There I sat in a non-descript ballroom in downtown Denver on a sweltering June day, listening to Hillary Clinton speak about the staggering inequalities women in the U.S. still face, while two blocks away, a man walked into the Colorado Recycling Association offices, shot his ex-wife multiple times and then fatally shot himself.
Every 6 hours a man murders a woman in the United States. That's 33 victims a week, or roughly 1,700 women a year, killed in single-victim/single-offender incidents. Ninety-three percent of these women are murdered by someone they know -- overwhelmingly a spouse or an intimate partner -- and most of them are shot with legally obtained handguns. Now, I understand that these killings are amongst the vast ocean of gun violence that plagues our nation, but when you look at the numbers of individual women being shot, it's shocking.
In today's grotesque reality, these murders barely make the evening ticker tape. Unless there are more than four deaths, constituting a "mass-shooting," there just isn't enough room in the media bubble for these seemingly isolated incidents. In such silence, we fail to see the connections between them, the overwhelming pattern of femicide that is plaguing every town, in every state of our fragile union.
Cara Russell lay fighting for her life down the street, her only apparent crime filing for divorce a few days earlier, as Congresswoman Diana DeGette and Secretary Clinton were talking about passing gun safety reforms, "designed to protect the public safety by tackling who has access to guns and what kind." They were talking specifically about protecting women like Cara. Only the day before, The Supreme Court finally ruled that "reckless domestic assaults can be considered misdemeanor crimes to restrict gun ownership," despite the fact that people have been writing about the correlation between gun violence and domestic violence for years, begging our laws to catch up with the statistics.
Looking around the ballroom, I realized I was one of a handful under the age of forty. Women For Hillary invited me to the event after reading a piece I wrote about the sexist lens through which we discuss and judge our first major female presidential candidate. Most of the chairs were filled with silver-haired ladies in their late sixties to early eighties. These were Hillary's contemporaries, those who've supported her through thick and thin for decades, waiting for this historic moment. These were women whose mothers were born without the right to vote. They applauded loudly when Hillary brought up the "Paycheck Fairness Act," which seeks to protect women from being fired for investigating the wages of their male counterparts (first introduced to Congress in 1997 and yet to pass into law). I'm embarrassed to say that I'd never heard of it. And most of the room nodded in agreement when she talked about what earning 22% less for equal work actually looks like for women come their retirement years, which I'd never fully considered.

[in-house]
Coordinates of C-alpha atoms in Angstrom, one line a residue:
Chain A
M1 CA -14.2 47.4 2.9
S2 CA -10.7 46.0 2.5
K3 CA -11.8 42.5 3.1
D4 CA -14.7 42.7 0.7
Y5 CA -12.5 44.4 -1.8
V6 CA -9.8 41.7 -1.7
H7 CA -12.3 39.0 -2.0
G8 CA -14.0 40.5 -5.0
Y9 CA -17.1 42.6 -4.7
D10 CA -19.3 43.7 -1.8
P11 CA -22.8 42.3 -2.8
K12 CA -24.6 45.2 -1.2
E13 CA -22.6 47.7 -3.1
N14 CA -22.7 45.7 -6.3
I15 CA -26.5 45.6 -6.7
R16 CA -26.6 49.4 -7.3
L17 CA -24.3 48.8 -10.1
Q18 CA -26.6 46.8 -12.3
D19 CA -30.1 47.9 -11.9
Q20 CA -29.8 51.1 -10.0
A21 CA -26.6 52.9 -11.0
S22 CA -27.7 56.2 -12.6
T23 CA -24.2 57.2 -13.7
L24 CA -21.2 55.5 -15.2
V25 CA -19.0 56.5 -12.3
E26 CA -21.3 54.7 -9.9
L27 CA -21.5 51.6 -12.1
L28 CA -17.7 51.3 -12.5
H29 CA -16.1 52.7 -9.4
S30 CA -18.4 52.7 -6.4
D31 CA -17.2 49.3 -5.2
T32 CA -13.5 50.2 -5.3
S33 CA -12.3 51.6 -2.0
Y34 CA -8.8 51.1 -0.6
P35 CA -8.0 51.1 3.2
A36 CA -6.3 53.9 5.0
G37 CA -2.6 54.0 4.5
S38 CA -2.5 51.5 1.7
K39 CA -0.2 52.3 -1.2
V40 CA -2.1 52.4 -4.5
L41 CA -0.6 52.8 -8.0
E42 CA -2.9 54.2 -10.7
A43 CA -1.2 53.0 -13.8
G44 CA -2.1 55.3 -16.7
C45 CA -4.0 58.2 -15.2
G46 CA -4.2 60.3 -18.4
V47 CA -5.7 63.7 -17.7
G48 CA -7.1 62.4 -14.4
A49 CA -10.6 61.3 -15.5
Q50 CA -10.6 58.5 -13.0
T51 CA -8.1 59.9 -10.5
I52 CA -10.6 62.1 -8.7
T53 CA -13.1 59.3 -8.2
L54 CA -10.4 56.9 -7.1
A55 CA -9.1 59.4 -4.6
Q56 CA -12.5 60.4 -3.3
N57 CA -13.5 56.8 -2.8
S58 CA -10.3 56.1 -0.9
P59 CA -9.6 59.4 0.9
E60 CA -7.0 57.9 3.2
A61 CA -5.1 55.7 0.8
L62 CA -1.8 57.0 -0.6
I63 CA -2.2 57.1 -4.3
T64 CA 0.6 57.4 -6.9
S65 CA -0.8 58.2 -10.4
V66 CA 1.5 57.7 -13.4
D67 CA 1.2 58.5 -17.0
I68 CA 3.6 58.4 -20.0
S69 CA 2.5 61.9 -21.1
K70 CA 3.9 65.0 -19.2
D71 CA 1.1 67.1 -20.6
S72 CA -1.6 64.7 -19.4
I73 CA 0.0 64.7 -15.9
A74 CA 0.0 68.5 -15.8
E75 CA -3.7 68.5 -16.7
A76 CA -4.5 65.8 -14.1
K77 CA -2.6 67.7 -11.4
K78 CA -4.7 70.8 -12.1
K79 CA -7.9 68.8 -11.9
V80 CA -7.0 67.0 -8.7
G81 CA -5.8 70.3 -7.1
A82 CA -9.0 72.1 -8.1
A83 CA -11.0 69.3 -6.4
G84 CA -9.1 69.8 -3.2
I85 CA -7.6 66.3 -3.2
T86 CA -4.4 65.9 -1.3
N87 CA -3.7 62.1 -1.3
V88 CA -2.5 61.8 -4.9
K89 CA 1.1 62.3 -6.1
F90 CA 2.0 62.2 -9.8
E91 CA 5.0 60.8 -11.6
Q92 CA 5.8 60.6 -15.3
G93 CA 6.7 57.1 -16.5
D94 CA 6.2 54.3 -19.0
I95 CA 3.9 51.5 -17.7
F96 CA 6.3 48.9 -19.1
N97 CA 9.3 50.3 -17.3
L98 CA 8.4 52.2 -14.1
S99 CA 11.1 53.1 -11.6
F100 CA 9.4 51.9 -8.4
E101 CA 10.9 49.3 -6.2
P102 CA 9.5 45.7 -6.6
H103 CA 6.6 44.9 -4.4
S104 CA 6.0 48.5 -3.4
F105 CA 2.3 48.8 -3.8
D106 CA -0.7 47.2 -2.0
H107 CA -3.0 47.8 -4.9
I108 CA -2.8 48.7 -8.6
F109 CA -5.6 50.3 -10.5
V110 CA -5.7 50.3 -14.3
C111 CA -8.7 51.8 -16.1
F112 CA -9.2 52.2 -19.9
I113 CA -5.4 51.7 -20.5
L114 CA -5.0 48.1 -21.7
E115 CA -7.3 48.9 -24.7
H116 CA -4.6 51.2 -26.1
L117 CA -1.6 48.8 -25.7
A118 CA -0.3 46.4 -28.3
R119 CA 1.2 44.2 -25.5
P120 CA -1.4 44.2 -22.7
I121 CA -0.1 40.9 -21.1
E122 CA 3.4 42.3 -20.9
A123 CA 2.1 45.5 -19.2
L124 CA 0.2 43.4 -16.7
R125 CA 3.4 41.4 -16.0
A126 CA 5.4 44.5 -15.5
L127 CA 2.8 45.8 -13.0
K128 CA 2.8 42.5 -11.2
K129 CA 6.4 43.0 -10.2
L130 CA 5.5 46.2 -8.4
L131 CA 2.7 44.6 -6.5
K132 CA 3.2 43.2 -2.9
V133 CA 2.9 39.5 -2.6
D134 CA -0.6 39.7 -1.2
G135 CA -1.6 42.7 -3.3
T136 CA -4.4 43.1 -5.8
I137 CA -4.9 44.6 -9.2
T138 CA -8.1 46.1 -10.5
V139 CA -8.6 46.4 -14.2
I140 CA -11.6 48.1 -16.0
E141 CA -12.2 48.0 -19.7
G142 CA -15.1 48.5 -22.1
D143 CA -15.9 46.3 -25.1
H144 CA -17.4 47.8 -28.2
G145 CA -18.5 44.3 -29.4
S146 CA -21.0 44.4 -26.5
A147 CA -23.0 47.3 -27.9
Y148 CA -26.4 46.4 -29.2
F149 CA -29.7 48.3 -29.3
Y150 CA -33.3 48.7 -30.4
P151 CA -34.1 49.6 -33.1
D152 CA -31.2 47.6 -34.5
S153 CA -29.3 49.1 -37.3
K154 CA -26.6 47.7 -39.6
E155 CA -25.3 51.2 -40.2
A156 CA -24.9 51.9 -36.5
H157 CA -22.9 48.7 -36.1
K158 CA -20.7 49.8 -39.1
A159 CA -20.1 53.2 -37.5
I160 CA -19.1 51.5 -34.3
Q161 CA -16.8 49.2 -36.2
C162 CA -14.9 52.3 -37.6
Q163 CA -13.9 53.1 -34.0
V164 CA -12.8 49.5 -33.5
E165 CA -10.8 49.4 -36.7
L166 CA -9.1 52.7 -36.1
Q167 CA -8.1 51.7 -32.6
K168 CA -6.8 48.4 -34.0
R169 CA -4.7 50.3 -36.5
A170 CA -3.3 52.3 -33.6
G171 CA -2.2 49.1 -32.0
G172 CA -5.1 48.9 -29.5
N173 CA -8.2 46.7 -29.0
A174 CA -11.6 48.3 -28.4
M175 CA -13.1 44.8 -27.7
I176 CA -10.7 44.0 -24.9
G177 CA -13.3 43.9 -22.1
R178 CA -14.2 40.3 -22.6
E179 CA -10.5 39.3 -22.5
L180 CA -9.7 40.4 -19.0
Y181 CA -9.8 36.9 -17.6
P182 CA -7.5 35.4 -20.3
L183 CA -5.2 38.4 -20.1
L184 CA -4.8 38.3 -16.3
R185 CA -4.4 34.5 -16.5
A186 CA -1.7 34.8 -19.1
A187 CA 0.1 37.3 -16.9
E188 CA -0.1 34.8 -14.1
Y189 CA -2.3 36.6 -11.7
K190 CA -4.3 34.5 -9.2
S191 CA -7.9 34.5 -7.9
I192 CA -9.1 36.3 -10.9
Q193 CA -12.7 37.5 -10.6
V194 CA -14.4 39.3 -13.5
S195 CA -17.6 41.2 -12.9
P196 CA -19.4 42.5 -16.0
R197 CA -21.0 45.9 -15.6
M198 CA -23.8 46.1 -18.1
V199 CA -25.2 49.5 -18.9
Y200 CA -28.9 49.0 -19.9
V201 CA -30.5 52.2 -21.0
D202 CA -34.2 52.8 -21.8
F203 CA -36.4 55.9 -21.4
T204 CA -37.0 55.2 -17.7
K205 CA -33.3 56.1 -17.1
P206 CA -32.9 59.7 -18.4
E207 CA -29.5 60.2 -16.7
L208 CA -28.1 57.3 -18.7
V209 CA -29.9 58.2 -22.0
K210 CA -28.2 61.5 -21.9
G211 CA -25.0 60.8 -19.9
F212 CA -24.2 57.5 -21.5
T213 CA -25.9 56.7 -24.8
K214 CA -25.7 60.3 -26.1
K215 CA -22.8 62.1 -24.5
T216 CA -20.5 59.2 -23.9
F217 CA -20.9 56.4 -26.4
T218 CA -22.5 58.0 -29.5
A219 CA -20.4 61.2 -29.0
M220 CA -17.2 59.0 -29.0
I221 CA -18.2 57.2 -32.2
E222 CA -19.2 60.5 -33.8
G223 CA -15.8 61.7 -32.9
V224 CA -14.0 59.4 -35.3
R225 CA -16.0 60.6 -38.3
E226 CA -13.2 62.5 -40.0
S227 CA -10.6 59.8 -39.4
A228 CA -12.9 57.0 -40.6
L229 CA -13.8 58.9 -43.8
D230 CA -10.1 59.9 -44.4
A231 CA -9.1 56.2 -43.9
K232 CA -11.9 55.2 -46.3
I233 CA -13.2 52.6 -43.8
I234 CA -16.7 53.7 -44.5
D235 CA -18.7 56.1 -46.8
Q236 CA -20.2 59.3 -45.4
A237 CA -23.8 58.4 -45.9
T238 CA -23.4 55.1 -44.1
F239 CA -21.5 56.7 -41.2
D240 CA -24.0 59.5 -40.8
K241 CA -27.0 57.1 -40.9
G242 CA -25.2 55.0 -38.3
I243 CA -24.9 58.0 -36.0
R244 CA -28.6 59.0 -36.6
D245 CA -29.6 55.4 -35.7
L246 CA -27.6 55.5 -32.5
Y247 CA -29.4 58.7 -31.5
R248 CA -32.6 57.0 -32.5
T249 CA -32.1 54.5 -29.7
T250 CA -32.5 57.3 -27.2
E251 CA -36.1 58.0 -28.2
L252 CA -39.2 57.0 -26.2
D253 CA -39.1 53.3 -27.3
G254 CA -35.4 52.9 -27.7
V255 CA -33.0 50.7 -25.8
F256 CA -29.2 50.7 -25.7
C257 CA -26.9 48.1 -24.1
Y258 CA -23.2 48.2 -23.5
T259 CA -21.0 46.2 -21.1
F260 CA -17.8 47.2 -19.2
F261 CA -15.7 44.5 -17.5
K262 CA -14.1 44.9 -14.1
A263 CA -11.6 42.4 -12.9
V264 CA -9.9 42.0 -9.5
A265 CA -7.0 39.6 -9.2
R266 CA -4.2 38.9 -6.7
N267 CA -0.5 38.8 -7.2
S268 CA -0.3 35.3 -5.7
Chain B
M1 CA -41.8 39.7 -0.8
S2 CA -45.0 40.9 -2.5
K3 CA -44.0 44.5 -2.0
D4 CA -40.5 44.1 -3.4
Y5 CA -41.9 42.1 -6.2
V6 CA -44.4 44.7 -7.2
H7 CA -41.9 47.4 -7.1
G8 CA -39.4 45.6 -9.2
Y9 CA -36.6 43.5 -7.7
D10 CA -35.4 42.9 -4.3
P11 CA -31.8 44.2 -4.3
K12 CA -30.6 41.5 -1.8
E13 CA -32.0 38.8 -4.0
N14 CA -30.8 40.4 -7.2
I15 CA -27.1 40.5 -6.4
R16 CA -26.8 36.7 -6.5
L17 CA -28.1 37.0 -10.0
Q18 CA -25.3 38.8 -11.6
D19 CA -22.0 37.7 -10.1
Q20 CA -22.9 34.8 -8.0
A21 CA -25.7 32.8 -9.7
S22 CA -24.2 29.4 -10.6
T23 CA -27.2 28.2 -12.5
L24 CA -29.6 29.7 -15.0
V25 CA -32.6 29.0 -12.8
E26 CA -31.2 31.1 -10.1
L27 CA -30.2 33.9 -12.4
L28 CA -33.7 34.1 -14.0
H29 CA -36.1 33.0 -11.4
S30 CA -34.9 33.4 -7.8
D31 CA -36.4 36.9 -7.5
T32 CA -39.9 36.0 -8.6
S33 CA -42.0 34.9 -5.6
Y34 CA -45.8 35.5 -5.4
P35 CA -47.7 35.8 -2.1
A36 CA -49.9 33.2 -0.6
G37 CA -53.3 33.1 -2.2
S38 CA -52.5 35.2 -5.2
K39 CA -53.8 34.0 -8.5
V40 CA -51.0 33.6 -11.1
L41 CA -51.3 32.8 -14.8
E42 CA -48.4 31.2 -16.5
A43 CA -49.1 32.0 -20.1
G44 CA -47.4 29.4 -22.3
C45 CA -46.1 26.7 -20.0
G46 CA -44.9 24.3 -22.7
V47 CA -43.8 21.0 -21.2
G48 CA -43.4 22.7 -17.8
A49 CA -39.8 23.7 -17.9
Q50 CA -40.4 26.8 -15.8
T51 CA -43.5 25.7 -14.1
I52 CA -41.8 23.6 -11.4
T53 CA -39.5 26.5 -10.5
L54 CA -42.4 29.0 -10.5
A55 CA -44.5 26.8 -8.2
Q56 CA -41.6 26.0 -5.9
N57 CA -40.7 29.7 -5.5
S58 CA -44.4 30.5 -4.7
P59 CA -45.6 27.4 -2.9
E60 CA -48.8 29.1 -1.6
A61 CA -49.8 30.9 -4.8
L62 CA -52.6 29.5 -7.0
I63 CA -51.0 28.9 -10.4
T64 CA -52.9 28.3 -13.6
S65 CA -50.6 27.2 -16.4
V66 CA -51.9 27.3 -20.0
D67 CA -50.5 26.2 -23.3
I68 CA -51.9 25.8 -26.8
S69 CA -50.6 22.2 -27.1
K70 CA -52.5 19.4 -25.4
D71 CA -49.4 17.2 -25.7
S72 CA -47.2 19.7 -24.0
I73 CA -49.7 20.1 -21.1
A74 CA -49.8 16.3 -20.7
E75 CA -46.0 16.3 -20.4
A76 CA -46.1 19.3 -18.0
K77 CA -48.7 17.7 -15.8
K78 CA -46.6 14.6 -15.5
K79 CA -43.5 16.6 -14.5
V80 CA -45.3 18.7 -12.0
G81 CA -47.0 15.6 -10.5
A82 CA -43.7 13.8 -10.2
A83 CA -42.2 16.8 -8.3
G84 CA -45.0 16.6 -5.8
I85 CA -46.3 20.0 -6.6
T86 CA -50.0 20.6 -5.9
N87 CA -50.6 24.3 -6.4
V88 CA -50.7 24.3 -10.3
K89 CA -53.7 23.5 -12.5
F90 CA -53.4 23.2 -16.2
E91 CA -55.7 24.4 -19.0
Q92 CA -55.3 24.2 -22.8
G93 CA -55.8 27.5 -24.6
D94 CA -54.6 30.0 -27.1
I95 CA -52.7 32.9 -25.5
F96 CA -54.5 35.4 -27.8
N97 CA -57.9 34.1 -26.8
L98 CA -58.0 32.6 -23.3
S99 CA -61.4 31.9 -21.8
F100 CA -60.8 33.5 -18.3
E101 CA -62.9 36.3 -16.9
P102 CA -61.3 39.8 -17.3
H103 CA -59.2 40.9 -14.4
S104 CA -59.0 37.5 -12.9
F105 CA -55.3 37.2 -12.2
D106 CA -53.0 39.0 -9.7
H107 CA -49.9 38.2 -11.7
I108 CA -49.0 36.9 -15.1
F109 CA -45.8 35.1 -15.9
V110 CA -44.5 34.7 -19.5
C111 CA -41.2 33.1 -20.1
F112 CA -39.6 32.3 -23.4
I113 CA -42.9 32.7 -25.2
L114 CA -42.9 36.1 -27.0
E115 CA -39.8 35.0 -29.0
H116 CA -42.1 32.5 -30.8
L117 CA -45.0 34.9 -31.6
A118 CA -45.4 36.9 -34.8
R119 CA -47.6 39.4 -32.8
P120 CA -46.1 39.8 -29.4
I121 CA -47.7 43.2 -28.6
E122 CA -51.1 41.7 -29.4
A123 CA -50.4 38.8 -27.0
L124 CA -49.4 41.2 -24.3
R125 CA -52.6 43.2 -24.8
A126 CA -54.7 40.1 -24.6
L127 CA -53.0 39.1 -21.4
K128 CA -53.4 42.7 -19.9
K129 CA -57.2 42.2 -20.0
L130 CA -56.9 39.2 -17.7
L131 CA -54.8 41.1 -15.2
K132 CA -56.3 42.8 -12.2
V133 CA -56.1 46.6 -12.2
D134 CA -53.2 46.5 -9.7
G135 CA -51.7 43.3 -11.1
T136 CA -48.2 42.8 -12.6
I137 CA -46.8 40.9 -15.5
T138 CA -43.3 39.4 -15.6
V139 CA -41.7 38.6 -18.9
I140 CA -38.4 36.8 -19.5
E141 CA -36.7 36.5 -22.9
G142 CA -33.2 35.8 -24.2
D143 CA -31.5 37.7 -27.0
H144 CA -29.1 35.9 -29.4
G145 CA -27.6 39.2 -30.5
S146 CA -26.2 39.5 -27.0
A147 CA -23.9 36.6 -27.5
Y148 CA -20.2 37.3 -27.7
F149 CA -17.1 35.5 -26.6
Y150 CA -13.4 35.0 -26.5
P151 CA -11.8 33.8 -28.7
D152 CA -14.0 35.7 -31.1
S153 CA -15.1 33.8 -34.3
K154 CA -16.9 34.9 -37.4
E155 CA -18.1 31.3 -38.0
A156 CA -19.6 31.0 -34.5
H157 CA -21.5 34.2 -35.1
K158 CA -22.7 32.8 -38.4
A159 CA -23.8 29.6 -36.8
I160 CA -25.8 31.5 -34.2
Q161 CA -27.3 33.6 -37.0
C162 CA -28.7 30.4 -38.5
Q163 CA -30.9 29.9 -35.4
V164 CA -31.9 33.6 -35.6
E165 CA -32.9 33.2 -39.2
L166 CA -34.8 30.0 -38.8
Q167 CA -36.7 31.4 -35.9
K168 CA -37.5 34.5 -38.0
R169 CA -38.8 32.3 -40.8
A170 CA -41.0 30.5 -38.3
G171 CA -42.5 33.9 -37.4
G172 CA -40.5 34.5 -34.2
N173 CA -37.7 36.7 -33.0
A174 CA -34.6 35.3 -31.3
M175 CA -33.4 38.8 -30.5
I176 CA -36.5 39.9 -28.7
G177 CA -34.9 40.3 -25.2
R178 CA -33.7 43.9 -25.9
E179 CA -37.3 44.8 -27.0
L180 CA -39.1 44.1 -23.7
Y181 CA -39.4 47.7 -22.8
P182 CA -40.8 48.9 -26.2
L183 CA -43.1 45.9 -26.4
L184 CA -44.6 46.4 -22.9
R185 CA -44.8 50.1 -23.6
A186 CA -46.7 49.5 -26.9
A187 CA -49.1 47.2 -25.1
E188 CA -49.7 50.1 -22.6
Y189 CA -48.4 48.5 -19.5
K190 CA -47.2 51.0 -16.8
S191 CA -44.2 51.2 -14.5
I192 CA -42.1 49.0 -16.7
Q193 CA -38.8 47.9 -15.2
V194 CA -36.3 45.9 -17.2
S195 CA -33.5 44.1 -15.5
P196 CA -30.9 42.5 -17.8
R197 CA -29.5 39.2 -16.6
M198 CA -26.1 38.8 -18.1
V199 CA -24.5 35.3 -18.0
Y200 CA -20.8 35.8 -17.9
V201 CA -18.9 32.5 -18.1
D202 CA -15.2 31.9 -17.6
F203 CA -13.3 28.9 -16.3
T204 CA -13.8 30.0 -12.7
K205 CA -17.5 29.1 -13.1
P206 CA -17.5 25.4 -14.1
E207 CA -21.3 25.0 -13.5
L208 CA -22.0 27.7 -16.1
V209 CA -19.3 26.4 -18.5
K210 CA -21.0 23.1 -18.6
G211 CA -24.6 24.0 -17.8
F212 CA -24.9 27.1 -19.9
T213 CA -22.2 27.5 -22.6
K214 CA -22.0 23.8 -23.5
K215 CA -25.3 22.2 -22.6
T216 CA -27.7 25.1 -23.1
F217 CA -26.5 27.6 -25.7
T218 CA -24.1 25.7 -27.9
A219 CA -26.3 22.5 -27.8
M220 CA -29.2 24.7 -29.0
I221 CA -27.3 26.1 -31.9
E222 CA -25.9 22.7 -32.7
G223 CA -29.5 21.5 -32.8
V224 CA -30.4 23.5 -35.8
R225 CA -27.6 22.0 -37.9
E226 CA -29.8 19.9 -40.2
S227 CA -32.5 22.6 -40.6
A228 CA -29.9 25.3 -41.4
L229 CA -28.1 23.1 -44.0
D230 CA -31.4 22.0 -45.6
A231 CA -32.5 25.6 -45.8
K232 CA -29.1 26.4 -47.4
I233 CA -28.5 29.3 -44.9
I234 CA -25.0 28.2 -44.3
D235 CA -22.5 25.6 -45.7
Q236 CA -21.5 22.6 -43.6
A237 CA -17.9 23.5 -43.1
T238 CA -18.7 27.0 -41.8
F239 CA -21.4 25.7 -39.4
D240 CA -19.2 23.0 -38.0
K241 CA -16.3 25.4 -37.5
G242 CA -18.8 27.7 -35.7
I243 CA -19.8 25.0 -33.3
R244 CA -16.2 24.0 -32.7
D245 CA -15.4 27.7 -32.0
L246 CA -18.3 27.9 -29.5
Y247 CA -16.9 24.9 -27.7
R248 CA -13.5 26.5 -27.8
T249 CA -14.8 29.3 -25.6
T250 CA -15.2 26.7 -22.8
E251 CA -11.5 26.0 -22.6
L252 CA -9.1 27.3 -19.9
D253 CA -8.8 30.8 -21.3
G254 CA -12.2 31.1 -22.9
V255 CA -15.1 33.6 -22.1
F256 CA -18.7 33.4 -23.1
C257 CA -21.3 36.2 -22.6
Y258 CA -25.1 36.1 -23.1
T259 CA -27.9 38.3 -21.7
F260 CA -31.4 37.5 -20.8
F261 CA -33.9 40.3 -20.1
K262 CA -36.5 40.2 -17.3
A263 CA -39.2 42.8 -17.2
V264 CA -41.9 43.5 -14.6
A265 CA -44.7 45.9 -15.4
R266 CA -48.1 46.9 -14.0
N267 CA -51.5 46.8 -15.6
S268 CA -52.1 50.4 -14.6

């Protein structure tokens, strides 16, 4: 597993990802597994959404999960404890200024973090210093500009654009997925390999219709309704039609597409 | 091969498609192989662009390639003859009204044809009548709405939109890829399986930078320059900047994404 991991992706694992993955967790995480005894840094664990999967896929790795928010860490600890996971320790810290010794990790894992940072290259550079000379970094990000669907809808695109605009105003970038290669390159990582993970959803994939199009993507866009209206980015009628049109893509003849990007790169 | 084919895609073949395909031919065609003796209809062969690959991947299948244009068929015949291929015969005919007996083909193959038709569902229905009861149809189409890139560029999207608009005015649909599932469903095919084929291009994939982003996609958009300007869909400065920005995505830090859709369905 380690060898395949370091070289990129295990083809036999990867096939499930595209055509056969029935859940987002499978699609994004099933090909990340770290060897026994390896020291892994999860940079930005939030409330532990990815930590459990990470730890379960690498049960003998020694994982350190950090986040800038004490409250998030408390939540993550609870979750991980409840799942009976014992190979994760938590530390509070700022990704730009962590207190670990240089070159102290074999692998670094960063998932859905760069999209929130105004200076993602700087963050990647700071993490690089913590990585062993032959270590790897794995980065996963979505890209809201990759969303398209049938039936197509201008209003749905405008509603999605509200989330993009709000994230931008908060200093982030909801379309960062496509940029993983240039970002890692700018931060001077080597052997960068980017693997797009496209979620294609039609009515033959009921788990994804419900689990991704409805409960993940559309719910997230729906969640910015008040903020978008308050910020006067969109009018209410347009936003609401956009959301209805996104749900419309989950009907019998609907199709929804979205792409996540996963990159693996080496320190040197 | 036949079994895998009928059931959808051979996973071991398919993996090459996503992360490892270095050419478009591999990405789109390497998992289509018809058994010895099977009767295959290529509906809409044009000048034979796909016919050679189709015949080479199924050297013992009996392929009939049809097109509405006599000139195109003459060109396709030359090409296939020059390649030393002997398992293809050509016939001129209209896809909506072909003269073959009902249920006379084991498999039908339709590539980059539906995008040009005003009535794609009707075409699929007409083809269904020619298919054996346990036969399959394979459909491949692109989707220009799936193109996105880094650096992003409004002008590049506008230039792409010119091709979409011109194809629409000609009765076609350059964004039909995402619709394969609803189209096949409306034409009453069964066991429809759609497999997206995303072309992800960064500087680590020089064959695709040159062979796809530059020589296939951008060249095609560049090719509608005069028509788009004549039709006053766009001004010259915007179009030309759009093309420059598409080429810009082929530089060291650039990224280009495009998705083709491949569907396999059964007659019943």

But when Hillary said she planned to be the President to usher in paid family leave, as well as mandatory paid sick and vacation time, which still eludes about a quarter of the American workforce; and when she spoke of the desperation she sees in young families engaged in "a stressful struggle" to hold two jobs and afford early childcare, millions of whom are falling deeper into debt, while also shouldering the care of ageing parents...I alone stood and clapped.
Suddenly the gap between the issues in the room that were important to me and what was resonating with the older women, illuminated the chasm I've felt with "millennial" women, many of whom don't see the importance of electing a female president when it comes to protecting and advancing women's rights. And then Hillary promised to use all her political power to ensure that a "woman always has the right to choose what happens to her body," and I choked up. Because my mother was born without the right to choose, and I vividly remember teenage lessons about women dying from back-alley abortions.
Given the misogyny we're up against, its gonna take voters of all ages and experiences to get Secretary Clinton into the Oval Office, and the way we do that is by witnessing and acknowledging each other's struggles and backing each other up. It's time for some no-nonsense, bi-partisan, inter-generational sisterhood at the ballot box.